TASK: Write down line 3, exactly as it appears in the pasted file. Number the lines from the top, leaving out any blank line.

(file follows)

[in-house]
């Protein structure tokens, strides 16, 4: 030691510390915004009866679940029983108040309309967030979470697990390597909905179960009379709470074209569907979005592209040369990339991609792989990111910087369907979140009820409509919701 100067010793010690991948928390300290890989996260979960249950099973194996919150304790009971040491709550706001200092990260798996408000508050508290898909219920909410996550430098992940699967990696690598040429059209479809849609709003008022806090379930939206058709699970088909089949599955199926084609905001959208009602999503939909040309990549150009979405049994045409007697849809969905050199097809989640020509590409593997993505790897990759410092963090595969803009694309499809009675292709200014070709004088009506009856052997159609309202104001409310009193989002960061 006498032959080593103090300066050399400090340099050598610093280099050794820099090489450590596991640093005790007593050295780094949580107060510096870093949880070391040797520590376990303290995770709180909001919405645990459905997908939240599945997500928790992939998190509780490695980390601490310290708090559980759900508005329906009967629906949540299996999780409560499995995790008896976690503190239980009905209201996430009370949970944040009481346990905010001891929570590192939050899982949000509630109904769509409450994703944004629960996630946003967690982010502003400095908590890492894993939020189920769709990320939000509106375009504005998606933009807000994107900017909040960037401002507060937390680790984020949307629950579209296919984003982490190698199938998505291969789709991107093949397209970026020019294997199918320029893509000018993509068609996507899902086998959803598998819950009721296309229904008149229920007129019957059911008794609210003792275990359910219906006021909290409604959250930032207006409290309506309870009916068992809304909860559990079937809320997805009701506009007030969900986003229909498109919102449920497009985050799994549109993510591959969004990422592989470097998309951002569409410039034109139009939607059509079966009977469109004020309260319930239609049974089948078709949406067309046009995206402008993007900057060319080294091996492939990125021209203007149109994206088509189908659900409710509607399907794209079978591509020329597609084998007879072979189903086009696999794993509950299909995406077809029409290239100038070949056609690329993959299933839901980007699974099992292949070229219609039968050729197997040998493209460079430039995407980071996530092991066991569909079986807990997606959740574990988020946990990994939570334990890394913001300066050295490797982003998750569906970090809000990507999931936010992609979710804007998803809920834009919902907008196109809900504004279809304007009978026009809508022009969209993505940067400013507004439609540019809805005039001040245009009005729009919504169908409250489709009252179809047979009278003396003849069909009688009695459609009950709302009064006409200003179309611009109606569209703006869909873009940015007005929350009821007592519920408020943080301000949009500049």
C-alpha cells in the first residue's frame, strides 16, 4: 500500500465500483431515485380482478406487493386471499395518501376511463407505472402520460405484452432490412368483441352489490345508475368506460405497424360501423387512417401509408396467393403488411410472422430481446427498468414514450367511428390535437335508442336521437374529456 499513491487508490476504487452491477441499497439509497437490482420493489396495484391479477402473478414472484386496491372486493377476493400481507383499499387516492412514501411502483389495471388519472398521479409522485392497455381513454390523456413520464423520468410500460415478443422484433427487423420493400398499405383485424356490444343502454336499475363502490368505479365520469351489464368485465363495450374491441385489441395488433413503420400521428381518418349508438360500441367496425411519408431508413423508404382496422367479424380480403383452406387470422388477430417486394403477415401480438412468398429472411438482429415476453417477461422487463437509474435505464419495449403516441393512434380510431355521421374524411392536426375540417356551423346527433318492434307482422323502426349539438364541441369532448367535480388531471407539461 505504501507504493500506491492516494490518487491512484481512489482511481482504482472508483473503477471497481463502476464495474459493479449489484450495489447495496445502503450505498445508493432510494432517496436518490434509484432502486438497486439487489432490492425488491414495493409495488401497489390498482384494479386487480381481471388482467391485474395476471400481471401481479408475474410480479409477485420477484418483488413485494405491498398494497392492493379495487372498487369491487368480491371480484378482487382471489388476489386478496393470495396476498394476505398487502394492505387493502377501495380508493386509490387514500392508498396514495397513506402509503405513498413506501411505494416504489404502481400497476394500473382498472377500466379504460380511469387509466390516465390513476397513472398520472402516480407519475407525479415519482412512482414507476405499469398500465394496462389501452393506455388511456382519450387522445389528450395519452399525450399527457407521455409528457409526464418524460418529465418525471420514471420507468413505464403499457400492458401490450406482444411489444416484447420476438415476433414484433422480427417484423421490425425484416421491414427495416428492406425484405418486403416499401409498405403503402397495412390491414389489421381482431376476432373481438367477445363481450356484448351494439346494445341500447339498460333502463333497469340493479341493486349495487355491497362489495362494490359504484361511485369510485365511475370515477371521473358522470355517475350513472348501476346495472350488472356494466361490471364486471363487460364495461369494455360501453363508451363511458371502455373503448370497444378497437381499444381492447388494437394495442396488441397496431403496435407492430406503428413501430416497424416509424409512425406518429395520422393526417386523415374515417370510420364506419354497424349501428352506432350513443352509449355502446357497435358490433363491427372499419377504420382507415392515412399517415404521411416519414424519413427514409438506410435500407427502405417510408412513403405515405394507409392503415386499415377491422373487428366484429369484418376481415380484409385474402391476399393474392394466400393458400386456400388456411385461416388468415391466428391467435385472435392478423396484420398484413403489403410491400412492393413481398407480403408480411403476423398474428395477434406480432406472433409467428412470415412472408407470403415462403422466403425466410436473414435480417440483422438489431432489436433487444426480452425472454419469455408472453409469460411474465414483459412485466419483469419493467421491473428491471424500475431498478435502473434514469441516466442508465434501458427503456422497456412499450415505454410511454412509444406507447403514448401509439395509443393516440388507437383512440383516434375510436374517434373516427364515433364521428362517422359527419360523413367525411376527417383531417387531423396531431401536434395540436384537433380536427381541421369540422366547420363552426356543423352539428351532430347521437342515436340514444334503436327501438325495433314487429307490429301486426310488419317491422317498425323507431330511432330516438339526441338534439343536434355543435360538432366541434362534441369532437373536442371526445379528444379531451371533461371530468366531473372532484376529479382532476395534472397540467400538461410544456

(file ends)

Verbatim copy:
C-alpha cells in the first residue's frame, strides 16, 4: 500500500465500483431515485380482478406487493386471499395518501376511463407505472402520460405484452432490412368483441352489490345508475368506460405497424360501423387512417401509408396467393403488411410472422430481446427498468414514450367511428390535437335508442336521437374529456 499513491487508490476504487452491477441499497439509497437490482420493489396495484391479477402473478414472484386496491372486493377476493400481507383499499387516492412514501411502483389495471388519472398521479409522485392497455381513454390523456413520464423520468410500460415478443422484433427487423420493400398499405383485424356490444343502454336499475363502490368505479365520469351489464368485465363495450374491441385489441395488433413503420400521428381518418349508438360500441367496425411519408431508413423508404382496422367479424380480403383452406387470422388477430417486394403477415401480438412468398429472411438482429415476453417477461422487463437509474435505464419495449403516441393512434380510431355521421374524411392536426375540417356551423346527433318492434307482422323502426349539438364541441369532448367535480388531471407539461 505504501507504493500506491492516494490518487491512484481512489482511481482504482472508483473503477471497481463502476464495474459493479449489484450495489447495496445502503450505498445508493432510494432517496436518490434509484432502486438497486439487489432490492425488491414495493409495488401497489390498482384494479386487480381481471388482467391485474395476471400481471401481479408475474410480479409477485420477484418483488413485494405491498398494497392492493379495487372498487369491487368480491371480484378482487382471489388476489386478496393470495396476498394476505398487502394492505387493502377501495380508493386509490387514500392508498396514495397513506402509503405513498413506501411505494416504489404502481400497476394500473382498472377500466379504460380511469387509466390516465390513476397513472398520472402516480407519475407525479415519482412512482414507476405499469398500465394496462389501452393506455388511456382519450387522445389528450395519452399525450399527457407521455409528457409526464418524460418529465418525471420514471420507468413505464403499457400492458401490450406482444411489444416484447420476438415476433414484433422480427417484423421490425425484416421491414427495416428492406425484405418486403416499401409498405403503402397495412390491414389489421381482431376476432373481438367477445363481450356484448351494439346494445341500447339498460333502463333497469340493479341493486349495487355491497362489495362494490359504484361511485369510485365511475370515477371521473358522470355517475350513472348501476346495472350488472356494466361490471364486471363487460364495461369494455360501453363508451363511458371502455373503448370497444378497437381499444381492447388494437394495442396488441397496431403496435407492430406503428413501430416497424416509424409512425406518429395520422393526417386523415374515417370510420364506419354497424349501428352506432350513443352509449355502446357497435358490433363491427372499419377504420382507415392515412399517415404521411416519414424519413427514409438506410435500407427502405417510408412513403405515405394507409392503415386499415377491422373487428366484429369484418376481415380484409385474402391476399393474392394466400393458400386456400388456411385461416388468415391466428391467435385472435392478423396484420398484413403489403410491400412492393413481398407480403408480411403476423398474428395477434406480432406472433409467428412470415412472408407470403415462403422466403425466410436473414435480417440483422438489431432489436433487444426480452425472454419469455408472453409469460411474465414483459412485466419483469419493467421491473428491471424500475431498478435502473434514469441516466442508465434501458427503456422497456412499450415505454410511454412509444406507447403514448401509439395509443393516440388507437383512440383516434375510436374517434373516427364515433364521428362517422359527419360523413367525411376527417383531417387531423396531431401536434395540436384537433380536427381541421369540422366547420363552426356543423352539428351532430347521437342515436340514444334503436327501438325495433314487429307490429301486426310488419317491422317498425323507431330511432330516438339526441338534439343536434355543435360538432366541434362534441369532437373536442371526445379528444379531451371533461371530468366531473372532484376529479382532476395534472397540467400538461410544456